We’ve all been there. You return from a vacation sad, dejected and even less refreshed than you were before you left. Sure, you may have drunk your body weight in cocktails by the pool (or gluhwein by the fireplace, depending on where you were), danced the night away or caught up on some much-needed R n R, but now you’re feeling like none of that ever happened at all.
The post-holiday blues are a very real thing. While vacations do lift peoples' spirits, the effects unfortunately don't last long.
It’s not uncommon to crash at the end of your vacation – a heady mix of sadness that the good times are over, the adjustment of returning to work/everyday life and overindulging in food and alcohol.
Here are a few tips on how to kick the post-holiday blues after that amazing vacation:
Start planning your next trip
I remember flying back from three weeks in Vietnam and Cambodia and planning my next break while on the plane home. It might be in six months’ time, a year’s time or even five years’ time, but planning where you want to go next will help dull the pain of saying goodbye to the great holiday you’re just been on. Even thinking about and planning things can give you as much pleasure as actually doing them.
Find things to look forward to
Not everyone has the luxury of being able to travel, whether that’s for health, financial or other reasons. So if you’re coming down hard from a holiday, it’s important to plan things to look forward to, both short and long term. In other words, shift the focus to everyday things that give you pleasure. Think about weekends away at the beach or in the wilds, planning a dinner with your friends, treating yourself to a massage or date night with your partner.
Look after yourself
Holidays often involve a lot of socialising and partying, which means a lot of eating and probably way too much drinking. Having a hangover from eating the wrong types of foods and alcohol doesn’t help with those post-holiday blues. It’s time to start looking after yourself by eating right, drinking less and moving more. Add a walk at least once a day and a more regular bedtime. Regular self-care routines may have disappeared during your break but you can reclaim them.
Phone a friend
If you’re feeling a bit down in the dumps, a great way to lift your spirits is to share a laugh or two with friends. Steer away from conversations about how you’d rather be back on that beach in Barbados and instead share a lively conversation about what’s going on in your life right now. Just chatting to a mate is a great way to lift your spirits.
Make some real changes
Did you absolutely love those arepas you ate in Colombia? Or maybe you’re a little obsessed with flamenco music after that trip to Spain? Your holiday doesn’t have to completely end. Take what you enjoyed from your break and incorporate it into your life. If you ate foods you adored on your holidays, make them at home or find a restaurant that serves them. If you loved hearing and speaking a foreign language, start to learn it. Listen to the same music you danced to in the club in Madrid and meditate like you did on that retreat in Bali. Take a little bit of your trip home with you.
Take a meditative few minutes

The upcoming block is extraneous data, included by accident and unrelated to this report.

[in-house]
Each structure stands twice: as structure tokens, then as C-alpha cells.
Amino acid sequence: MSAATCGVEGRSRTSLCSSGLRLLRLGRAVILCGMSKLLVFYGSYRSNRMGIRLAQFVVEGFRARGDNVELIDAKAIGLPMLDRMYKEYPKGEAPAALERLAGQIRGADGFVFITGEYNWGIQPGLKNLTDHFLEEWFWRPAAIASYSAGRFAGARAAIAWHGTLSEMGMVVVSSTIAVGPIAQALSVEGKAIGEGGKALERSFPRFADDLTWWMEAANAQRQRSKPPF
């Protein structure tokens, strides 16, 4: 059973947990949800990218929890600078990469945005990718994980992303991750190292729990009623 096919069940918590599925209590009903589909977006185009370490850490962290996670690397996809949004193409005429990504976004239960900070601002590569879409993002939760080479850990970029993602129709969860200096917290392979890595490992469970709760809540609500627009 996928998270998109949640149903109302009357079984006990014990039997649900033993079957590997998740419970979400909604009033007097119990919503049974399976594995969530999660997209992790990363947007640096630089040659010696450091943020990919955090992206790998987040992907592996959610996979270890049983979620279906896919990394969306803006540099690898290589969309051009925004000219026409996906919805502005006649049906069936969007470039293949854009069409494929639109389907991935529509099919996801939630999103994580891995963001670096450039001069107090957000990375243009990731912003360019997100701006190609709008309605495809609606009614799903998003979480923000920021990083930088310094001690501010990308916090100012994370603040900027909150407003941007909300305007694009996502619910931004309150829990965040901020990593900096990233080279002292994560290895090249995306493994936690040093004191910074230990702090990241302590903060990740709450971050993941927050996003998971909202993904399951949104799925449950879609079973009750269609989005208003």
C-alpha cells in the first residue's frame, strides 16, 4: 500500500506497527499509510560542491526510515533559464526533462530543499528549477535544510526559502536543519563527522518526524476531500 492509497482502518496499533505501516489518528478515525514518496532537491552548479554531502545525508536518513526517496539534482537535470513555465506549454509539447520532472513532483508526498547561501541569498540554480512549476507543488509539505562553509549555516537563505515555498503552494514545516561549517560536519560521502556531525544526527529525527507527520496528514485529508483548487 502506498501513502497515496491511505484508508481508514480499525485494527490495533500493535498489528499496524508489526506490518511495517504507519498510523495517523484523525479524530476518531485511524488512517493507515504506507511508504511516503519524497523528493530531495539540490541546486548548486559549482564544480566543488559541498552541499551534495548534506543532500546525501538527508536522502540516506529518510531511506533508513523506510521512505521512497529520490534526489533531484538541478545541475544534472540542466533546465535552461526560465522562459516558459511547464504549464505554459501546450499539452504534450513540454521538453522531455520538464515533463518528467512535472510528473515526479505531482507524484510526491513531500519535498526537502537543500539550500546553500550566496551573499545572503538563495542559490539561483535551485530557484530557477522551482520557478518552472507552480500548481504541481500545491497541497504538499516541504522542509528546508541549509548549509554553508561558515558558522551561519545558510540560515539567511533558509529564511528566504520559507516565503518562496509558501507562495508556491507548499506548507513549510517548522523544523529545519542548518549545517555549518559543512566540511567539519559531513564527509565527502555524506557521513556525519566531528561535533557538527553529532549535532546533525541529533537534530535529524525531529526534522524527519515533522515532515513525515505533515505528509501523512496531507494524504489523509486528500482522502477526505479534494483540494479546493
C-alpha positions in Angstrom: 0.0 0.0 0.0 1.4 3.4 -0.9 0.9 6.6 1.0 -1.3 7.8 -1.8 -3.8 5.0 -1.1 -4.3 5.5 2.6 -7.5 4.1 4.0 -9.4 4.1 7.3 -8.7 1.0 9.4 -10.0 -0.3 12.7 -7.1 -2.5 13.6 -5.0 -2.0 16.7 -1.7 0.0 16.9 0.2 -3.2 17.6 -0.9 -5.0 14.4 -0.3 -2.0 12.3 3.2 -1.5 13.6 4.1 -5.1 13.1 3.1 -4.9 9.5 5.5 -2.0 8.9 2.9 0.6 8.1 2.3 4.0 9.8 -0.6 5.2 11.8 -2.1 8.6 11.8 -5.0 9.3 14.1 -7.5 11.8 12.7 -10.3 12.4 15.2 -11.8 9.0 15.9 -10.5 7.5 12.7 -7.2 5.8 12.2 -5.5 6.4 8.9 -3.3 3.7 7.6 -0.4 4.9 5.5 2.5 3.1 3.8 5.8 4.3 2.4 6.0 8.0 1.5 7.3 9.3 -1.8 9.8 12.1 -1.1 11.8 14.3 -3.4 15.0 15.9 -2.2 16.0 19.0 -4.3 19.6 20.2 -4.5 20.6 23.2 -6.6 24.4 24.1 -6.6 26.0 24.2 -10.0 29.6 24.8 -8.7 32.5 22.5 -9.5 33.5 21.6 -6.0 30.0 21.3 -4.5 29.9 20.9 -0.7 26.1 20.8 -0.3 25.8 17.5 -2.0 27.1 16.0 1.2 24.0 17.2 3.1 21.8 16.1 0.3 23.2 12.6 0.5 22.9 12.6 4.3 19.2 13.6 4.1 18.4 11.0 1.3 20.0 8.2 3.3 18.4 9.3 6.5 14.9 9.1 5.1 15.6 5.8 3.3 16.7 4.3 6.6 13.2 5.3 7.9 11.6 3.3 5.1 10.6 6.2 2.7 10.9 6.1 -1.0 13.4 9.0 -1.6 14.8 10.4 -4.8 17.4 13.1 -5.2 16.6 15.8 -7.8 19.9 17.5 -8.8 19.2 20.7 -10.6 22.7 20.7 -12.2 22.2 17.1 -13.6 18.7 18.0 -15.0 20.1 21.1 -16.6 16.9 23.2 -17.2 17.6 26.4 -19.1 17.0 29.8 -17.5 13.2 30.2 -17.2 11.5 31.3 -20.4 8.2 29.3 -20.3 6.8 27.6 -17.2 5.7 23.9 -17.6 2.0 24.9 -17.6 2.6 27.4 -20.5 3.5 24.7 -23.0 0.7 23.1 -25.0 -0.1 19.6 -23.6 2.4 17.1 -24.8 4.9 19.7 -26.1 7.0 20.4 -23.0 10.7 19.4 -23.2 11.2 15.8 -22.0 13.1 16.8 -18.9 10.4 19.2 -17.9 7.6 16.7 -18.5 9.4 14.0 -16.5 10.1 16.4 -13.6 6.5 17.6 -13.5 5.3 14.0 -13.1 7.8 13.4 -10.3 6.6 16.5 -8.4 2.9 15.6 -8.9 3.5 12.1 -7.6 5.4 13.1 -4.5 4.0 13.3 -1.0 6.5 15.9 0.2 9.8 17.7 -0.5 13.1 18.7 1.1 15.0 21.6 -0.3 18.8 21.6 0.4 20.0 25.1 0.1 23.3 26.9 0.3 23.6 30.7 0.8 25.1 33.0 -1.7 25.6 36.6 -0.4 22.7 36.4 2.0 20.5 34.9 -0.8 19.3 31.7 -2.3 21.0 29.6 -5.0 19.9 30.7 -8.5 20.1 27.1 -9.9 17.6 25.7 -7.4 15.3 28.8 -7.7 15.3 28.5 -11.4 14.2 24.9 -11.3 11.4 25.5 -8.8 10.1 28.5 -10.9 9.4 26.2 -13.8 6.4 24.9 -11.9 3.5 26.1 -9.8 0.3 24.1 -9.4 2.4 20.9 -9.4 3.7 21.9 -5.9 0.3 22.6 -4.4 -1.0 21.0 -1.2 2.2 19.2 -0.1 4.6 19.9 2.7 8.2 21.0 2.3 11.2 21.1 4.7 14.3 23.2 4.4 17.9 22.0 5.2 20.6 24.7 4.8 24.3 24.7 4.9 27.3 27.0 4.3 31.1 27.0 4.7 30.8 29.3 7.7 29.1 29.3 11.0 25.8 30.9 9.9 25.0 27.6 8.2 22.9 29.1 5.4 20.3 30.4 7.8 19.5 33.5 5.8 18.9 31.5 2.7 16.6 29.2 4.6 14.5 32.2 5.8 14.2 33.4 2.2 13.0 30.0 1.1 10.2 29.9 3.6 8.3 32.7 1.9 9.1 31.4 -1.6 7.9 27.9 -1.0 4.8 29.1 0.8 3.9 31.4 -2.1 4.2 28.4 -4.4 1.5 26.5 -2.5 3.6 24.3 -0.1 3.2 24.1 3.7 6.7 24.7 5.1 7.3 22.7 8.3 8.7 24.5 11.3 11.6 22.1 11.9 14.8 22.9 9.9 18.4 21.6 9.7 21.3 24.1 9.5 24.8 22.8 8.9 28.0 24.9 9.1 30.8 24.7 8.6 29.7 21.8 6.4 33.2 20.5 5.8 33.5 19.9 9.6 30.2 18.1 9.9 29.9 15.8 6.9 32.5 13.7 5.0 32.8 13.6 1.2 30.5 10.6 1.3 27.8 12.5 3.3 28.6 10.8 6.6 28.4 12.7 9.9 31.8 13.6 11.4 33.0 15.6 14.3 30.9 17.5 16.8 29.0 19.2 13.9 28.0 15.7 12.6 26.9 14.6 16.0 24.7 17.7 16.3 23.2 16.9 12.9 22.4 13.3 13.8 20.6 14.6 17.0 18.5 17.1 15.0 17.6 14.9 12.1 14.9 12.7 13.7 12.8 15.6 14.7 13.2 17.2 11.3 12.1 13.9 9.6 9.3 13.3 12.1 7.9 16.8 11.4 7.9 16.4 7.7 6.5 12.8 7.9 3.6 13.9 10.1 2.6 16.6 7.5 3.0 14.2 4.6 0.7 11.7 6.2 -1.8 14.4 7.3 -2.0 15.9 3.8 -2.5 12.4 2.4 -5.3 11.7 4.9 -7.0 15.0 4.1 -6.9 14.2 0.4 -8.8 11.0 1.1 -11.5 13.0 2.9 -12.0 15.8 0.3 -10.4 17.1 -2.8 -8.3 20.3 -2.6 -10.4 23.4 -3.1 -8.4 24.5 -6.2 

Speaking of meditation, why not take a few minutes during your day to reflect on the great times you had? It’s a bit of a clichéd, old-fashioned idea but “counting your blessings” can be an antidote to the blues.
If you’re jetlagged...
Being jetlagged on top of a little depressed at the end of your holidays doesn’t help. Jetlag affects your ability to sleep on a normal schedule, and that lack of sleep can contribute to feeling depressed that your vacation is over. Get yourself back in sync with your home time zone by trying to stick to your usual sleep schedule. Also avoid alcohol and caffeine for a few hours before you go to bed.
Give yourself an attitude transplant
If you’re still trudging around depressed that your break is over, it’s time to change your thoughts. Looking at the world through mud-covered glasses won’t help you. In many cases, changing the way you think about something can alter the way you feel about it. As that great Cat in the Hat, Dr Seuss, once said, “Don't cry because it's over, smile because it happened!”
You’ll probably come home to mountains of work emails, meetings to go to, doctor’s appointments which need to be kept, a messy garden, the cat needing its vaccination, piles of dirty clothes… the list goes on. It’s enough to send you into a panic. Stop, breathe, prioritise - the key word being prioritise. It might be tempting to try to do everything at once, but you will get completely overwhelmed and stressed out. Figure out what is most important and work down the list from there.
If you are anything like me, you’ll come home with thousands of photos, or most certainly more than you know what to do with. Go through your photos, delete what you don’t need, upload them into online albums and label them – don’t just leave them sitting on an SD card. Reminisce about your vacation by displaying those photos. Set them as backgrounds on your work or home computer, phone or tablet. You can also print out a few pictures to pin up around your home or office to remind you of those relaxed days.
Remember, the blues won’t last
It might feel raw, but take comfort in the knowledge that nothing lasts forever, including the post-holiday blues. Time will pass, soon that trip will be a distant memory (which isn’t such a bad thing, holding on to the past is never healthy) and you’ll eventually get back into the swing of things!
Do you get the post-holiday blues? How do you deal with them? Tell us your thoughts in the comments section below, or share if you enjoyed this article.